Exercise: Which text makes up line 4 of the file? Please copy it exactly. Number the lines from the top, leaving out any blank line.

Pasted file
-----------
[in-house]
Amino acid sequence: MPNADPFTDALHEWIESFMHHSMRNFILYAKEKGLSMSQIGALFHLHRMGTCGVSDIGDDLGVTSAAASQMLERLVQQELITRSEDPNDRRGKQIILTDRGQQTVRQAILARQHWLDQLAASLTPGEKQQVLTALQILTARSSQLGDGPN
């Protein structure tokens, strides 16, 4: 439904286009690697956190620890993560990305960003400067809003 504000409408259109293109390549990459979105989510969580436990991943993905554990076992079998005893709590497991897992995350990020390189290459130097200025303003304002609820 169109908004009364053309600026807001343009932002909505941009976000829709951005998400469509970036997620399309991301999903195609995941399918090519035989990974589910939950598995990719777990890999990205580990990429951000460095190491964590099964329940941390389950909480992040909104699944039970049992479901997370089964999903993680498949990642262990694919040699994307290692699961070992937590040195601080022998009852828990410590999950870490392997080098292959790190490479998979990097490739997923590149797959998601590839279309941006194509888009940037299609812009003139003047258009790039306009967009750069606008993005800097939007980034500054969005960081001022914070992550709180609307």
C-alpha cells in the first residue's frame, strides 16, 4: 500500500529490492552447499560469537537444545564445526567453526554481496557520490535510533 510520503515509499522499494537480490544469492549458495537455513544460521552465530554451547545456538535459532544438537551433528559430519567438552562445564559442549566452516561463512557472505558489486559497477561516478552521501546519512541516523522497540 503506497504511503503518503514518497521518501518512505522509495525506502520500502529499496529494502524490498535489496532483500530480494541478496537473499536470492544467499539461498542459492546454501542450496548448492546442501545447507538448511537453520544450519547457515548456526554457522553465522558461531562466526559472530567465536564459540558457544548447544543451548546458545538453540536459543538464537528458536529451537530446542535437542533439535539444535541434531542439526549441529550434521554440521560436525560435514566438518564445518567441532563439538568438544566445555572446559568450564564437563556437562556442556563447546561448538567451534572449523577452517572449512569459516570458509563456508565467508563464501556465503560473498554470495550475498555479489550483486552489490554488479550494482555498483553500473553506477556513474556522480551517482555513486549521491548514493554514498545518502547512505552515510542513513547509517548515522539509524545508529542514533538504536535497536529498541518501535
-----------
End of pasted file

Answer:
C-alpha cells in the first residue's frame, strides 16, 4: 500500500529490492552447499560469537537444545564445526567453526554481496557520490535510533 510520503515509499522499494537480490544469492549458495537455513544460521552465530554451547545456538535459532544438537551433528559430519567438552562445564559442549566452516561463512557472505558489486559497477561516478552521501546519512541516523522497540 503506497504511503503518503514518497521518501518512505522509495525506502520500502529499496529494502524490498535489496532483500530480494541478496537473499536470492544467499539461498542459492546454501542450496548448492546442501545447507538448511537453520544450519547457515548456526554457522553465522558461531562466526559472530567465536564459540558457544548447544543451548546458545538453540536459543538464537528458536529451537530446542535437542533439535539444535541434531542439526549441529550434521554440521560436525560435514566438518564445518567441532563439538568438544566445555572446559568450564564437563556437562556442556563447546561448538567451534572449523577452517572449512569459516570458509563456508565467508563464501556465503560473498554470495550475498555479489550483486552489490554488479550494482555498483553500473553506477556513474556522480551517482555513486549521491548514493554514498545518502547512505552515510542513513547509517548515522539509524545508529542514533538504536535497536529498541518501535